A claimant failed to bring a time-barred financial mis-selling claim against its bank via the “backdoor” of an unfair relationship claim under s140A and s140B Consumer Credit Act 1974 (CCA). The judgment provides useful guidance on factors that a court will take into account when determining whether there is an unfair relationship, and how commonly used ‘basis clauses’ fit into this analysis: Carney & ors v N M Rothschild & Sons Ltd[2018] EWHC 958 (Comm), 1 May 2018.

The claimants, British expats living in Spain, had borrowed funds from the bank, secured against their properties, to enable them to enter into investments designed to reduce the Spanish equivalent of inheritance tax. They engaged the services of an independent financial adviser (IFA) throughout the process.

The investments underperformed and the claimants sued the bank for their loss, alleging that the bank had given them wrong advice, and made serious misrepresentations about the investments and tax implications. Their sole claim was under s140A and s140B CCA – namely that an unfair relationship arose between the claimants and the bank out of the loan agreements. The principal relief claimed was the removal of their indebtedness to the bank under the loan agreements and the discharge of the security. It appears from comments in the judgment that other types of claims were time barred.

The bank denied that any advice was given or any actionable representations were made, and if they were that they were not false, but insofar as necessary, it relied on certain “basis clauses” in the loan agreements. The claimants, however, alleged that those clauses themselves gave rise to, or contributed to, the purported unfair relationship and so could not be relied upon.

The loan agreements

The loan agreements were headed by an “important notice”, indicating that the claimants were advised to seek independent legal and tax advice.

They also included the following clauses:

− the bank made no recommendations as to the suitability, quality or future performance of any of the collateral;

− the bank had acted as the provider of finance only and had not provided any tax, legal or investment advice;

− the claimants had appointed a named IFA who was acting as their agent and not as agent for the bank; and

− a “whole agreement” clause which provided that the agreement constituted the whole agreement and that there was no reliance on any representation made by or on behalf of either party unless expressly contained in that agreement (together, the relevant clauses).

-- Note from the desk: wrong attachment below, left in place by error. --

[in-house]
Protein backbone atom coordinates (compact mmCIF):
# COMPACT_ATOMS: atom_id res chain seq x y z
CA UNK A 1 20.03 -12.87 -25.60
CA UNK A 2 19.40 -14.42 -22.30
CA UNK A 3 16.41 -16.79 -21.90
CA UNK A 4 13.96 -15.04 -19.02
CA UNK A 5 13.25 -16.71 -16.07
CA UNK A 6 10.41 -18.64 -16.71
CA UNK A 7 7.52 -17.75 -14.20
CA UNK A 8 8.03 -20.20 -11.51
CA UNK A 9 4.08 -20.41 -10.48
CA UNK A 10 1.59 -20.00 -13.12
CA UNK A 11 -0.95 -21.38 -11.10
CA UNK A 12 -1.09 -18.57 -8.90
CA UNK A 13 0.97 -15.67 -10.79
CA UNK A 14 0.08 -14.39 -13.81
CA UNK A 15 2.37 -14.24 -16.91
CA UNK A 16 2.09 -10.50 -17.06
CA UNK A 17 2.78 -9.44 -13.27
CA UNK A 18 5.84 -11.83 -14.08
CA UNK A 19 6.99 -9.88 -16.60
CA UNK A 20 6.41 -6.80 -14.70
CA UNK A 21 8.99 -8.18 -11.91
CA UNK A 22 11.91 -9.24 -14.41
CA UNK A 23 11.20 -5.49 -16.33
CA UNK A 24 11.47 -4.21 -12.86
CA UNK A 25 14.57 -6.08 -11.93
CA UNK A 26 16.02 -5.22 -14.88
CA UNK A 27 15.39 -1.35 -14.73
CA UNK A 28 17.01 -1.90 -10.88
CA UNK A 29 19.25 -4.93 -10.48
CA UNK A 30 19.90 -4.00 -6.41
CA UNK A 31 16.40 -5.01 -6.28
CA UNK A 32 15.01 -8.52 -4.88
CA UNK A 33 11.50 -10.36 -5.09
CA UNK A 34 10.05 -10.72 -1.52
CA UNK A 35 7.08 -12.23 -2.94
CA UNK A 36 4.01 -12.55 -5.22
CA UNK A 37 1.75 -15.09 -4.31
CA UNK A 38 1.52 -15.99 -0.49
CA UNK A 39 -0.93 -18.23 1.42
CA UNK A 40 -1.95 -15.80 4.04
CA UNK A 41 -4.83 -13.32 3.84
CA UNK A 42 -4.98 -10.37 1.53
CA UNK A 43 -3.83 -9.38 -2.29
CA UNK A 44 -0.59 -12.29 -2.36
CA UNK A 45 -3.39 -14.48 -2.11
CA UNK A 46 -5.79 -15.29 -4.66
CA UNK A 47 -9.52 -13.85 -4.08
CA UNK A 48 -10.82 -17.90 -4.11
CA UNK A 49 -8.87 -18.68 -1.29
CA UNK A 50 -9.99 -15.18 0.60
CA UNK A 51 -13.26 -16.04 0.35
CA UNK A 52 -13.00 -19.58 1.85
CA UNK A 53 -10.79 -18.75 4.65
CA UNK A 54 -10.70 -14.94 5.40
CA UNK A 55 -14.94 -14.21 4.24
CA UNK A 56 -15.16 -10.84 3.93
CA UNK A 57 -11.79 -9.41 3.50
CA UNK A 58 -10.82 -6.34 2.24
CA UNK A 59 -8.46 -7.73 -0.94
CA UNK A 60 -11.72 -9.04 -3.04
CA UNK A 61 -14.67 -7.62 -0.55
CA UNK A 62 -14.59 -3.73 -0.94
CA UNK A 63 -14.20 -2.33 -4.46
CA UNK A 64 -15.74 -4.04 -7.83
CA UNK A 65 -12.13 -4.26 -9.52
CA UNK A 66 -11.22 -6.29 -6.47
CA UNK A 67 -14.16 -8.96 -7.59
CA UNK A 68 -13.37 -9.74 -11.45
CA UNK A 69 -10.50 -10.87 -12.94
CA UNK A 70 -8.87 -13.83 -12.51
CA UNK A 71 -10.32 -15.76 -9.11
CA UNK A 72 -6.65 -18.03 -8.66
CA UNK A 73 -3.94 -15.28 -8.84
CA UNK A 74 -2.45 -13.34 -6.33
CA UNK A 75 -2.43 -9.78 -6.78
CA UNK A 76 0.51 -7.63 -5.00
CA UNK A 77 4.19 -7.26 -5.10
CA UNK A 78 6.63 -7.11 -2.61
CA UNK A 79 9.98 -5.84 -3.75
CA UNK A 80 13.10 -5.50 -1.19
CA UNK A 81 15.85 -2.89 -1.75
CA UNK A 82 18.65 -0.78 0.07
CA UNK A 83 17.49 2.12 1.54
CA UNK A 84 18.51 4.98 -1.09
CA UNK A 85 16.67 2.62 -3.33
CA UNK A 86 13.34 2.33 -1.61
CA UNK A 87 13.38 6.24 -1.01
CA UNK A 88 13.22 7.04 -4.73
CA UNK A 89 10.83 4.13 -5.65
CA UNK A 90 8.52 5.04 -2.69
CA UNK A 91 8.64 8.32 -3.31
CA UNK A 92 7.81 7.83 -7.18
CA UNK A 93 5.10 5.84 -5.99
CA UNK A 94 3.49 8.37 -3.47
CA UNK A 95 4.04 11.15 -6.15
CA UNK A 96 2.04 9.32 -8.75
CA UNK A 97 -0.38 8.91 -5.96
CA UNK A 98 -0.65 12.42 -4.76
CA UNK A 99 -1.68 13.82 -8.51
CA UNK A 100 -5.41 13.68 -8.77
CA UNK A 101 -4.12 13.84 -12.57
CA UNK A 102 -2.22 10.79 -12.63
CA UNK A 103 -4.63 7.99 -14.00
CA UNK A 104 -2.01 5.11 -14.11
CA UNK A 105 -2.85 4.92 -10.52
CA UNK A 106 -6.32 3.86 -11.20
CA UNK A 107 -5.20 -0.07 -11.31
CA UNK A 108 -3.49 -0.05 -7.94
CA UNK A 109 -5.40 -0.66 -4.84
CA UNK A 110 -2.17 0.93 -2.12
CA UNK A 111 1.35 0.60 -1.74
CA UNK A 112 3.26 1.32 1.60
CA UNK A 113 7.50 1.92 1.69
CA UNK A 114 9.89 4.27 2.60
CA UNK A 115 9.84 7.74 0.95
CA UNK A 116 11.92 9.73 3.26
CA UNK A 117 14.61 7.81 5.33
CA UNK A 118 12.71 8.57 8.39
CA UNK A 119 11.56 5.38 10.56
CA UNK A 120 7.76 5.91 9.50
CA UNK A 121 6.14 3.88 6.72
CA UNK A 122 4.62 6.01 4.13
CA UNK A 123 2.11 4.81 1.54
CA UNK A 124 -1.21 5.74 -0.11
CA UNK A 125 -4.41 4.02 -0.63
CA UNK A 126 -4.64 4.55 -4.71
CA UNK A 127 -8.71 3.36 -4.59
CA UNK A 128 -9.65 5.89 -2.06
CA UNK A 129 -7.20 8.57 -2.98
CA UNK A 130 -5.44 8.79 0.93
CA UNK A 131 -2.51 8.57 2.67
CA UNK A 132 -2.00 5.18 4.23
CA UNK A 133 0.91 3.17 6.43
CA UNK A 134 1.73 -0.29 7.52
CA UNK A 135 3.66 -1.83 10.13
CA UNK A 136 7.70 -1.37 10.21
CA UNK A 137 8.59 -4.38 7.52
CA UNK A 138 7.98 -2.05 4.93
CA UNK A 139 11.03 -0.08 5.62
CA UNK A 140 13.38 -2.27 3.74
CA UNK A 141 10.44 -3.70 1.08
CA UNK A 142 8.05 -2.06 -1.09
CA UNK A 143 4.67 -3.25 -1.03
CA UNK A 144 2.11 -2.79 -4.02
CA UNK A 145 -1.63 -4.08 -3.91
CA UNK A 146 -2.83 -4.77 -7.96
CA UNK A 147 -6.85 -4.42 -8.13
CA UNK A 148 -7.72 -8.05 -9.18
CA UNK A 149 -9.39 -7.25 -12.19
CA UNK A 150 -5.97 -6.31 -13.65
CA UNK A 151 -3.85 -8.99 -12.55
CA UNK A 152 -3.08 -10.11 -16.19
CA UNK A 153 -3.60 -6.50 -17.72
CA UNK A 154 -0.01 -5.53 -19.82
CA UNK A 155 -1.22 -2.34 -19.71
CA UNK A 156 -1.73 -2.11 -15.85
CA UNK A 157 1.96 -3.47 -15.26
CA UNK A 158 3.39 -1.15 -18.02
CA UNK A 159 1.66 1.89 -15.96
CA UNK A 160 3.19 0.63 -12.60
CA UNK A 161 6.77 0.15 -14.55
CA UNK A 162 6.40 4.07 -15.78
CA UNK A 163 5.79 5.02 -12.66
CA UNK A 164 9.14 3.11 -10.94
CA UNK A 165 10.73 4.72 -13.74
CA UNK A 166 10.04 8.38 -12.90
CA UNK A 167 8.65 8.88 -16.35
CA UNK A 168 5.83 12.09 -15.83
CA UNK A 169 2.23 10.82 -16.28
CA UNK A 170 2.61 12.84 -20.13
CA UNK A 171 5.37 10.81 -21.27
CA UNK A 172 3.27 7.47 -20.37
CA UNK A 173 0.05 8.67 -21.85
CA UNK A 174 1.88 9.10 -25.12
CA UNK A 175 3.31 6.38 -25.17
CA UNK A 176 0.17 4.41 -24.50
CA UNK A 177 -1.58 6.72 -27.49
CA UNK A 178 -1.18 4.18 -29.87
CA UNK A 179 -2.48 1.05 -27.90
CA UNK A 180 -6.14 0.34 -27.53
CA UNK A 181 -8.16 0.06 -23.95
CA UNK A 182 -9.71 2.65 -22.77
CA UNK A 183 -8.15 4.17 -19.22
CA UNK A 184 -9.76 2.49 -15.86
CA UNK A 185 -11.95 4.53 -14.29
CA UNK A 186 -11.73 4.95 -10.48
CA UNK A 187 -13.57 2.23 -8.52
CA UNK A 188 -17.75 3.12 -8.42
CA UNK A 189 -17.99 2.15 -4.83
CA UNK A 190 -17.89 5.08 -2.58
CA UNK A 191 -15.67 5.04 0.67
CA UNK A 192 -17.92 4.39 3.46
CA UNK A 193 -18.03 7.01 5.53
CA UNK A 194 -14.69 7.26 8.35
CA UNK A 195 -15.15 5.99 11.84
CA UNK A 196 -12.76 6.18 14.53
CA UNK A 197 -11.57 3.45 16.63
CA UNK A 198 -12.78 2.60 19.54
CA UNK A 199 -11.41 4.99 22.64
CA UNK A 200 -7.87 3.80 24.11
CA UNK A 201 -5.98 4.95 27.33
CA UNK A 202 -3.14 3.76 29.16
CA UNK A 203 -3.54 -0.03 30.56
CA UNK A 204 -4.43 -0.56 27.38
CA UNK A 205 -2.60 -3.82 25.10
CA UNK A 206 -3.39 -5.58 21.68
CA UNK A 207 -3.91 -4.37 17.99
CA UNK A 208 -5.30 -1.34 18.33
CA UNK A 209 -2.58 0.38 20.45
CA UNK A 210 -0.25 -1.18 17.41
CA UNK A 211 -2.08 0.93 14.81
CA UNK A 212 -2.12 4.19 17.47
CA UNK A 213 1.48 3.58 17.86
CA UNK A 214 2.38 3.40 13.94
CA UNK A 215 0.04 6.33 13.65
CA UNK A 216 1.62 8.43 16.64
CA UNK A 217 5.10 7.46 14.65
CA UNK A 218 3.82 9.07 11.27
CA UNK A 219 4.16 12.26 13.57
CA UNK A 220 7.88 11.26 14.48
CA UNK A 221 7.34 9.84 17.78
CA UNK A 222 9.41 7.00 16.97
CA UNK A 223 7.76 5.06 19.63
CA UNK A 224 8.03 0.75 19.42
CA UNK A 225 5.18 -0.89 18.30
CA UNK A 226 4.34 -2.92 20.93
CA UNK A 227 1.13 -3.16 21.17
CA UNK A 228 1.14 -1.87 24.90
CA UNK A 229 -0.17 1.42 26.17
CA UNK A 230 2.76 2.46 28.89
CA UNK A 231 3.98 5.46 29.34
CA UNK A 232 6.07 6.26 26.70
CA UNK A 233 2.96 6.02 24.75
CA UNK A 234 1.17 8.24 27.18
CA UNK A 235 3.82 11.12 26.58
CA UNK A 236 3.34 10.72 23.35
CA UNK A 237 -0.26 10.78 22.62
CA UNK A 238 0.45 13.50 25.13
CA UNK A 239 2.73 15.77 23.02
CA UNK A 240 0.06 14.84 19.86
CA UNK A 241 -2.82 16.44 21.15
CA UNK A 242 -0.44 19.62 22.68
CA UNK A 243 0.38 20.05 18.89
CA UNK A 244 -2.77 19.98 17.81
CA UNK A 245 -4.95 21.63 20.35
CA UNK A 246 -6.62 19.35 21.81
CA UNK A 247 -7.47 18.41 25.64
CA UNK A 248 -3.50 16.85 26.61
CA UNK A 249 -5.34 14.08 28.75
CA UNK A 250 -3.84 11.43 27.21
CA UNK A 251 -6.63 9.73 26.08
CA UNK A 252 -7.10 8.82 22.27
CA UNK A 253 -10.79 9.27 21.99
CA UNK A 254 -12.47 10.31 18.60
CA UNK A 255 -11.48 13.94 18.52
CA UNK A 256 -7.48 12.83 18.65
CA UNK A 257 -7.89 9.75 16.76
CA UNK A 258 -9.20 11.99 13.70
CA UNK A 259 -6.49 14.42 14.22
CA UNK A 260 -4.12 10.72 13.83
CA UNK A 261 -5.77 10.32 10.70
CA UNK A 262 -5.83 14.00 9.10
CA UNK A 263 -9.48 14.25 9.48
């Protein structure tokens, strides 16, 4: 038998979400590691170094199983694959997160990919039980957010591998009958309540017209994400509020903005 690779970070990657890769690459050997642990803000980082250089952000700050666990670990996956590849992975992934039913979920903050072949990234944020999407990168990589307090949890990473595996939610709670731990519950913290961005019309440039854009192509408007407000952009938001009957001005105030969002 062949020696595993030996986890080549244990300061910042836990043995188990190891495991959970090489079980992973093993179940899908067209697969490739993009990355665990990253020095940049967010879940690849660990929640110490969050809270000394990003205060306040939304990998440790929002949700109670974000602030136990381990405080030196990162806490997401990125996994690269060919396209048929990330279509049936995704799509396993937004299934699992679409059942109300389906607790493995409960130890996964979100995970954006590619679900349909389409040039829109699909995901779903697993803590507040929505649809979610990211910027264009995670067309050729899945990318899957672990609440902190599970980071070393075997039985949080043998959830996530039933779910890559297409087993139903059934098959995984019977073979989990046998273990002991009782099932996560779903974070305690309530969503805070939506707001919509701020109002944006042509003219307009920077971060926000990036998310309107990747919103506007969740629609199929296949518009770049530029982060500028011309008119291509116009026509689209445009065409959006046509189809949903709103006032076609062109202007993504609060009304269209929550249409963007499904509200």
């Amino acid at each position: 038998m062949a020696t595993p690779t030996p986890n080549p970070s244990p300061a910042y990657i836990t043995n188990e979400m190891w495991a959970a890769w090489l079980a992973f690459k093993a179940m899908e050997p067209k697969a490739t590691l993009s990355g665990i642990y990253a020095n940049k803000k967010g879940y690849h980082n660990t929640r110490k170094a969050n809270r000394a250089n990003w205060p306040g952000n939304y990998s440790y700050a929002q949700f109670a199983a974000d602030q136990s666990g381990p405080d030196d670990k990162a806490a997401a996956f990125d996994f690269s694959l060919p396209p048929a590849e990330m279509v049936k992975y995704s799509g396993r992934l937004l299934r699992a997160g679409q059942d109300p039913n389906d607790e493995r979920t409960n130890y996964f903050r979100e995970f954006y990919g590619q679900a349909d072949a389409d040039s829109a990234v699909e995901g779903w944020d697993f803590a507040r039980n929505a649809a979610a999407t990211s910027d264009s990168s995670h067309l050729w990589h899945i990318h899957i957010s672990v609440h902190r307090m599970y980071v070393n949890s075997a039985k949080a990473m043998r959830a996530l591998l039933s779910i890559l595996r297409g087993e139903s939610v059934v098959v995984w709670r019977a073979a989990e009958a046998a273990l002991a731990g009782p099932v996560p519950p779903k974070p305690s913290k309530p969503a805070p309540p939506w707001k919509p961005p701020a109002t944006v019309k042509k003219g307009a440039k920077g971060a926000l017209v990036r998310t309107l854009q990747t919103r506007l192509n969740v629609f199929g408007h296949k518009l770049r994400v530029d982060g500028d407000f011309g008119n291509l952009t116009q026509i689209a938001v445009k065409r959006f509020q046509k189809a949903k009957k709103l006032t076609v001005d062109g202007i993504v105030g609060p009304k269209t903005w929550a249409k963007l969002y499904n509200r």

The law on unfair relationships

The court commented that where the alleged behaviour giving rise to an unfair relationship also constitutes a standalone cause of action, such as misrepresentation or negligence, the legal test for that cause of action must still be made out. However, the court noted that the burden of proof was on the lender to show that the relationship was not unfair.

On causation, the court held that if the borrower would have entered into the relevant agreement in any event, then this “must surely count against a finding of an unfair relationship under s140A”.

The fact that there had been no breach of a relevant regulatory rule might, in the court’s view, be “highly relevant”, but would not be considered “determinative”. By contrast, if the lender’s conduct would have amounted to a breach of such a regulatory rule, then that “can be relevant” even if that rule does not actually apply to it.

As to whether a clause itself gives rise to unfairness, the court held the following factors to be relevant:

− whether the clause is commonplace

− whether there are sound commercial reasons for the clause

− whether it represents a legitimate and proportionate attempt by the lender to protect its position

− to the extent that a clause is solely for the benefit of the lender, whether it exists to protect him or her from a risk which the borrower does not face

− the scale of the lending and whether it was commercial or quasi-commercial in nature (a court is less likely to find unfairness in a high-value lending arrangement between commercial parties than in credit agreements affecting consumers)

− the strength of the borrower’s bargaining position

− whether the terms have been individually negotiated or are standard terms and, if so, whether they were presented on a “take it or leave it basis”

The underlying complaints